UAE Martian Orbiter Takes Epic Photo Of Martian Moon

Deimos, the smaller of Mars’ two moons, may be more like its planet than we think.

New high-resolution views of the tiny moon were recently captured by a United Arab Emirates spacecraft named Hope. Part of the Emirates Mars Mission (EMM), Hope used its onboard instruments to capture never-before-seen views of space rock.

Mars has two oddly shaped moons – Phobos and Deimos, which are only 17 miles and 9 miles in diameter, respectively. Their original dimensions, small size, and proximity to the asteroid belt led scientists to believe that these two rocky bodies were likely captured asteroids. But thanks to the new images sent back by the Hope orbiter, a new theory is emerging.

“We get the highest resolution [images] never,” says Hessa Al Matroushi, the mission’s chief scientist.

The images, which were shared at the European Geosciences Union meeting on April 24, help bolster the idea that Deimos formed at the same time as Mars.

After its launch in 2020, the Hope Mars orbiter arrived on the Red Planet in 2021 and spent its time studying the Martian atmosphere. Now that its main science mission is complete, the spacecraft has enough fuel reserves to start a secondary mission: to observe Deimos in detail.

Hope made its first flyby of the small moon on March 10, whizzing by just 60 miles above the surface of Deimos. The only other spacecraft to come close was NASA’s Viking 2 orbiter in 1977, but it carried more rudimentary cameras and science instruments.

During his initial flyby, Hope trained his three instruments on Deimos, studying the moon in different wavelengths to try to determine its composition. Preliminary analysis shows Deimos looks more like Mars than carbon-rich asteroids.

“It looks more like Mars than an asteroid,” says Al Matroushi, expressing how ecstatic she and her team were when they first saw the images. “Mars was in the background and it was just breathtaking,” she said.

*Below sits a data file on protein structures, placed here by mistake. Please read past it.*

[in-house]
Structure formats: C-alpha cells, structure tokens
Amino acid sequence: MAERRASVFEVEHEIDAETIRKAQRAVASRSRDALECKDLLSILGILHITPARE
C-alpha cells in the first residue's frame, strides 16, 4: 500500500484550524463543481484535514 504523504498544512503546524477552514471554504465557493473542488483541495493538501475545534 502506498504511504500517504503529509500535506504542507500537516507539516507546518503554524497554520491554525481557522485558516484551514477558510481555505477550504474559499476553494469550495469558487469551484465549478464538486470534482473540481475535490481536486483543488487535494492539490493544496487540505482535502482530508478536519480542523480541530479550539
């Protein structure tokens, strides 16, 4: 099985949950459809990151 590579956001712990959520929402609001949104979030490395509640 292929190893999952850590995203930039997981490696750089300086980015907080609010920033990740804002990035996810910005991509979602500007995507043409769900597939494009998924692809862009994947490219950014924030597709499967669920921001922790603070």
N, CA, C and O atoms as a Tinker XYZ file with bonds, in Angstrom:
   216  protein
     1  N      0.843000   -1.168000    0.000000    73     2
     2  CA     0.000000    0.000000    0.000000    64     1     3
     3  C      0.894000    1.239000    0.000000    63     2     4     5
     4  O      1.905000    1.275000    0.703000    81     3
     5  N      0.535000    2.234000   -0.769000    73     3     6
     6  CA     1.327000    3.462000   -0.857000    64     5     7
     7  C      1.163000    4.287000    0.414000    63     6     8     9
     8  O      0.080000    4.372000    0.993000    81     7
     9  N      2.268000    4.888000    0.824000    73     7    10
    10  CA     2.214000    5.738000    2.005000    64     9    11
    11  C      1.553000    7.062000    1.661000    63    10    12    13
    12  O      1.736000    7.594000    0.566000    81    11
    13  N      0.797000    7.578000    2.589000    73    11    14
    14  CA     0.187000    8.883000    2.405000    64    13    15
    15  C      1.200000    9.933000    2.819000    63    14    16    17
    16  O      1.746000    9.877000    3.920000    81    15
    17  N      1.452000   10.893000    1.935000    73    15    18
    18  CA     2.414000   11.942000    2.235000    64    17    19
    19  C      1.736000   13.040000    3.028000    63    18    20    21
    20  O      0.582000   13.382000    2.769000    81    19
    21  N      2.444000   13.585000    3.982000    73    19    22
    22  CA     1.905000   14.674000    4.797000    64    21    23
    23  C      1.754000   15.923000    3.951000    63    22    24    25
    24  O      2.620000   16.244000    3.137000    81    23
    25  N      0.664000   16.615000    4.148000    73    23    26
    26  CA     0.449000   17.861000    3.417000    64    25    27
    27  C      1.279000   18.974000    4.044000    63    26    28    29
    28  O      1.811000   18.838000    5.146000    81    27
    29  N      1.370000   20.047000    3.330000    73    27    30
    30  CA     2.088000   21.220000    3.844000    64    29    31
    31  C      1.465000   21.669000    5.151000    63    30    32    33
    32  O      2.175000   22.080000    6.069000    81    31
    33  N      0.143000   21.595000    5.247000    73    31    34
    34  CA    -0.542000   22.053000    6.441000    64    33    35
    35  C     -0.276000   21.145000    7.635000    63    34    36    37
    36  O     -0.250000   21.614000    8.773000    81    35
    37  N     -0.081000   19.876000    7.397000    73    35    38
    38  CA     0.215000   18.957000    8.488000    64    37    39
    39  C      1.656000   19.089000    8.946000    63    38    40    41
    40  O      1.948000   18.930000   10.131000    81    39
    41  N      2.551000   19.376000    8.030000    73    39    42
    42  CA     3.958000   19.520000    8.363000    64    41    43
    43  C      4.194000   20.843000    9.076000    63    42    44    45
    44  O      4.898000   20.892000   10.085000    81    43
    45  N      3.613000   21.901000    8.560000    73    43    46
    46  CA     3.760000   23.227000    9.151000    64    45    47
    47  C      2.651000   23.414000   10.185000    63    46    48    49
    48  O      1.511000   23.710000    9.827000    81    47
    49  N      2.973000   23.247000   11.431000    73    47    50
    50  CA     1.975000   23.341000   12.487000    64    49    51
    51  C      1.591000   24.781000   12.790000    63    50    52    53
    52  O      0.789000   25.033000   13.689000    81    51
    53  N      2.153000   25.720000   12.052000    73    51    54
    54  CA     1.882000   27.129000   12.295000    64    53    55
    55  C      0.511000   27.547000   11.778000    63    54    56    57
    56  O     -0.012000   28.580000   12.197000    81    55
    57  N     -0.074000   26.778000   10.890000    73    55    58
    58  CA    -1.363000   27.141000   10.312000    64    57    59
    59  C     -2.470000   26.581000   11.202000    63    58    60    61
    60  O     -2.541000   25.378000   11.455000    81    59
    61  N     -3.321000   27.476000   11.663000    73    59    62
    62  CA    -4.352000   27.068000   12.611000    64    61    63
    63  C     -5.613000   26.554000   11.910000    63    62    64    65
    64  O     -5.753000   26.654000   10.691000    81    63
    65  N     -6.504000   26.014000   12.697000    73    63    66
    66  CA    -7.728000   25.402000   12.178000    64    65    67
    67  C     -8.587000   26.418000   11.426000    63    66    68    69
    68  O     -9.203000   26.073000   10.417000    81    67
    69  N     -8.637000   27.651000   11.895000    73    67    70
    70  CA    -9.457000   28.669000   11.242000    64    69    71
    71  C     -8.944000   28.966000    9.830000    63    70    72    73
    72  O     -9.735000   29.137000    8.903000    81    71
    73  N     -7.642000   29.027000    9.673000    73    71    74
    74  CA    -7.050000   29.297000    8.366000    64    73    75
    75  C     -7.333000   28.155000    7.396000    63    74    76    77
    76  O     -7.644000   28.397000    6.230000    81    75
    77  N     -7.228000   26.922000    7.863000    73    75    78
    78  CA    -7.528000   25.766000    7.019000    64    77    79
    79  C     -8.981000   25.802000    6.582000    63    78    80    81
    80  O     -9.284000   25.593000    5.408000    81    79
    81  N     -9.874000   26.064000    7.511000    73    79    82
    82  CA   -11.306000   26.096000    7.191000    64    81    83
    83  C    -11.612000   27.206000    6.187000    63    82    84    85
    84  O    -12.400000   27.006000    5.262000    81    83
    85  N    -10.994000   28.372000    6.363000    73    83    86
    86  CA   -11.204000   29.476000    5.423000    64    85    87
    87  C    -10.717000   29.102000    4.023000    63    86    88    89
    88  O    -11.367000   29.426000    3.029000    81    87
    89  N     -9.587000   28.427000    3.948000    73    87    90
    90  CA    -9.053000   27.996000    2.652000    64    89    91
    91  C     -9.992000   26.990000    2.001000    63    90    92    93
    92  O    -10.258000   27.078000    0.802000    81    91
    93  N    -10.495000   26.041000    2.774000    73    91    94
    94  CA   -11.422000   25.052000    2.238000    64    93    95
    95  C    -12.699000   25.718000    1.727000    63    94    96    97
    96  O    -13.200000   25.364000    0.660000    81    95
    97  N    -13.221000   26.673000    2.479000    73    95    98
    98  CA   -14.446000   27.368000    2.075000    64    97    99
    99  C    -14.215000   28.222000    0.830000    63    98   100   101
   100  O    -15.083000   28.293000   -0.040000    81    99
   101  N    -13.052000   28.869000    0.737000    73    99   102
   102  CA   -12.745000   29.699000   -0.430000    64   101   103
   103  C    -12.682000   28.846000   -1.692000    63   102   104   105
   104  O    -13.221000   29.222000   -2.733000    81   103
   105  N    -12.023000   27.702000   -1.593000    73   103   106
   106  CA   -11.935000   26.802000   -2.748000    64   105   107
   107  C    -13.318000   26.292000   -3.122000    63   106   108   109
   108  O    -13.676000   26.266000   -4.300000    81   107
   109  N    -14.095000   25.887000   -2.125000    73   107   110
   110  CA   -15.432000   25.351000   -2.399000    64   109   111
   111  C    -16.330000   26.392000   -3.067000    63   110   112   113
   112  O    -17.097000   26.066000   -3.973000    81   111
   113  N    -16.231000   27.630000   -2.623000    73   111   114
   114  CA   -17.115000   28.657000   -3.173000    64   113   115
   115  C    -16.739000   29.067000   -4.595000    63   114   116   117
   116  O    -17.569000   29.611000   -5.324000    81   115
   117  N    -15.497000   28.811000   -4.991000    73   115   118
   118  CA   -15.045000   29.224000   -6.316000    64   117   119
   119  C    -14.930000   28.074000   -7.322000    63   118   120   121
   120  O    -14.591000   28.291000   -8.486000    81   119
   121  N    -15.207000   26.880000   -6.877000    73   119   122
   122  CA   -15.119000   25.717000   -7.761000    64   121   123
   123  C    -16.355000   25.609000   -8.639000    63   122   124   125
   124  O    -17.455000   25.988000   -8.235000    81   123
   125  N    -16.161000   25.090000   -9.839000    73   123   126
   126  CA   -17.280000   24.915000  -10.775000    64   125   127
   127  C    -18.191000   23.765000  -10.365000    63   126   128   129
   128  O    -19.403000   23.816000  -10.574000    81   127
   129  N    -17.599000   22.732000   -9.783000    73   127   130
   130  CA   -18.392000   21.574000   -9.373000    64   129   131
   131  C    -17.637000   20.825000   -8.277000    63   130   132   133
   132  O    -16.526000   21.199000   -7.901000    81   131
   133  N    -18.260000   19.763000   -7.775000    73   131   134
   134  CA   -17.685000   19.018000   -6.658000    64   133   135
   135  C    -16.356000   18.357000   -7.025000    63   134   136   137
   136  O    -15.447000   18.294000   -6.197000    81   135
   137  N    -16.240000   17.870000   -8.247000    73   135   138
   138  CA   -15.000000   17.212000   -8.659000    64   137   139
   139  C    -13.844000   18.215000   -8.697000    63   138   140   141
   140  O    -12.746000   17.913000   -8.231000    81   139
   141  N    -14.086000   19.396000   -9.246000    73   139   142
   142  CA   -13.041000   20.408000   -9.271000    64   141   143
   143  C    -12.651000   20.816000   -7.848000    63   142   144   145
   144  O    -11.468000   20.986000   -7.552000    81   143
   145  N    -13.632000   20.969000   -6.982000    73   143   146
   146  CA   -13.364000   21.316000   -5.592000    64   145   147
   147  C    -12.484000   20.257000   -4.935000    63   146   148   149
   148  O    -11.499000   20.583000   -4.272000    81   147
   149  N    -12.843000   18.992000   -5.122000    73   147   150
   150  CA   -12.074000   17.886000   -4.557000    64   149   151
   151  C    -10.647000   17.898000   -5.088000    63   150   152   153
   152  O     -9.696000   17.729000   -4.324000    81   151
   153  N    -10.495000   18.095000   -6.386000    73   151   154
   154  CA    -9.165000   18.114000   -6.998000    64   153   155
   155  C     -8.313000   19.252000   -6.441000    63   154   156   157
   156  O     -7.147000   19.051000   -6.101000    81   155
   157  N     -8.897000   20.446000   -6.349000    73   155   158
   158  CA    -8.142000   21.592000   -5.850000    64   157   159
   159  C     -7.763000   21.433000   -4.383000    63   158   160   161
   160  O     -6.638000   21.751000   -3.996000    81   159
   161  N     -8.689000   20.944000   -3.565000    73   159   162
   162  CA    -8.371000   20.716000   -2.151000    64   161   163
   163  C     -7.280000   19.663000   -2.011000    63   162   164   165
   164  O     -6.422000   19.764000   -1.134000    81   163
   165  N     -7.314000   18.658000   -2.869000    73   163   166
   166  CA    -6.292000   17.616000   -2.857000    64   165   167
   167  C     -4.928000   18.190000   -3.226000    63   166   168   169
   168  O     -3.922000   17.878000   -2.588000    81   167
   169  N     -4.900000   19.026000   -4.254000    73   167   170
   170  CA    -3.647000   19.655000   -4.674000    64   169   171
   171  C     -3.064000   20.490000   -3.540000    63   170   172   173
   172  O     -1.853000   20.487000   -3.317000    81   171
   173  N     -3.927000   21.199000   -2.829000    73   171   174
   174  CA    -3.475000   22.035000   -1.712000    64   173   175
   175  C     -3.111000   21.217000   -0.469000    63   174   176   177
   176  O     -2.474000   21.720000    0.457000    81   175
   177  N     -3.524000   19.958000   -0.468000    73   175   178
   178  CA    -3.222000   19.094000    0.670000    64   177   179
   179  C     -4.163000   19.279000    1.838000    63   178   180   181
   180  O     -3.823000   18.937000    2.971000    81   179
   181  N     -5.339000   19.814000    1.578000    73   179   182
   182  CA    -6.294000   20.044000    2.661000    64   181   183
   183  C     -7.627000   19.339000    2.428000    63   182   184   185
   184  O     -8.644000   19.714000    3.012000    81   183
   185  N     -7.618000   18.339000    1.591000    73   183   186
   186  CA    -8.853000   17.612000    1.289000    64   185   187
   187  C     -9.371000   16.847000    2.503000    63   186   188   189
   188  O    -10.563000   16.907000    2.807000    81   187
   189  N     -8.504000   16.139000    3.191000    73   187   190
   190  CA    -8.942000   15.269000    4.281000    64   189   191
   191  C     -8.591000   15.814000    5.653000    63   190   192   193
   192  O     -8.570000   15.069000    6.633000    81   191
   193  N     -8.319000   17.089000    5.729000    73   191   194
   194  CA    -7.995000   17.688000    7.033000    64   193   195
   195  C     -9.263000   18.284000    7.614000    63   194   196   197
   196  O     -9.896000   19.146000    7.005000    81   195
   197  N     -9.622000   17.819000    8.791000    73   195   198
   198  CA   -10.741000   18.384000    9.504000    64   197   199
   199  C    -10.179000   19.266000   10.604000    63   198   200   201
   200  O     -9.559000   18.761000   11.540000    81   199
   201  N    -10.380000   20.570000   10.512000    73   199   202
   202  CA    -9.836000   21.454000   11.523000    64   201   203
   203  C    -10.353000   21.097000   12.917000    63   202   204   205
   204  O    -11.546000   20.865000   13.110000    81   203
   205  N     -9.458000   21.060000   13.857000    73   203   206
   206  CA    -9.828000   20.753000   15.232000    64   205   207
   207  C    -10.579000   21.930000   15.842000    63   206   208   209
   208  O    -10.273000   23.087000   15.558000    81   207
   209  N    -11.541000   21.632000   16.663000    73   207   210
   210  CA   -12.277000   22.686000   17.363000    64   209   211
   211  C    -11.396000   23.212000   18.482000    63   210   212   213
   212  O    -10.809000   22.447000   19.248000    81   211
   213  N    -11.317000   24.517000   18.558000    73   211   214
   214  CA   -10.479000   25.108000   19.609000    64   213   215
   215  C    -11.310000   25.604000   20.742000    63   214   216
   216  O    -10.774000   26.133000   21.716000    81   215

Scientists don’t yet know exactly how Deimos formed, but they’re sure it looks more like Mars than an asteroid, and is quite different from Mars’ other moon, Phobos. Al Matroushi said the team did not find an abundance of carbon and organic matter as they would if Deimos had asteroid origins. “If there was carbon or organics, we would see spikes in wavelengths,” she said. “But the data was very flat.”

Much like our moon, Deimos is tidally locked to Mars, which means observations of the moon from the planet’s surface or from any spacecraft in low orbit on Mars would always see the same side of Deimos. Luckily for science, Hope has a very elongated orbit that extends up to 40,000 kilometers above the planet, allowing the Hope spacecraft to observe and image the far side of Deimos. These observations will allow the team to analyze the differences between the near and far sides of Deimos to dig deeper into what we know about the moon and Mars.

Al Matroushi says Hope’s sightings of Deimos will continue until 2024, alongside additional sightings on Mars. “We didn’t want to get a single sighting of Deimos,” she said. “We knew we wanted more.”

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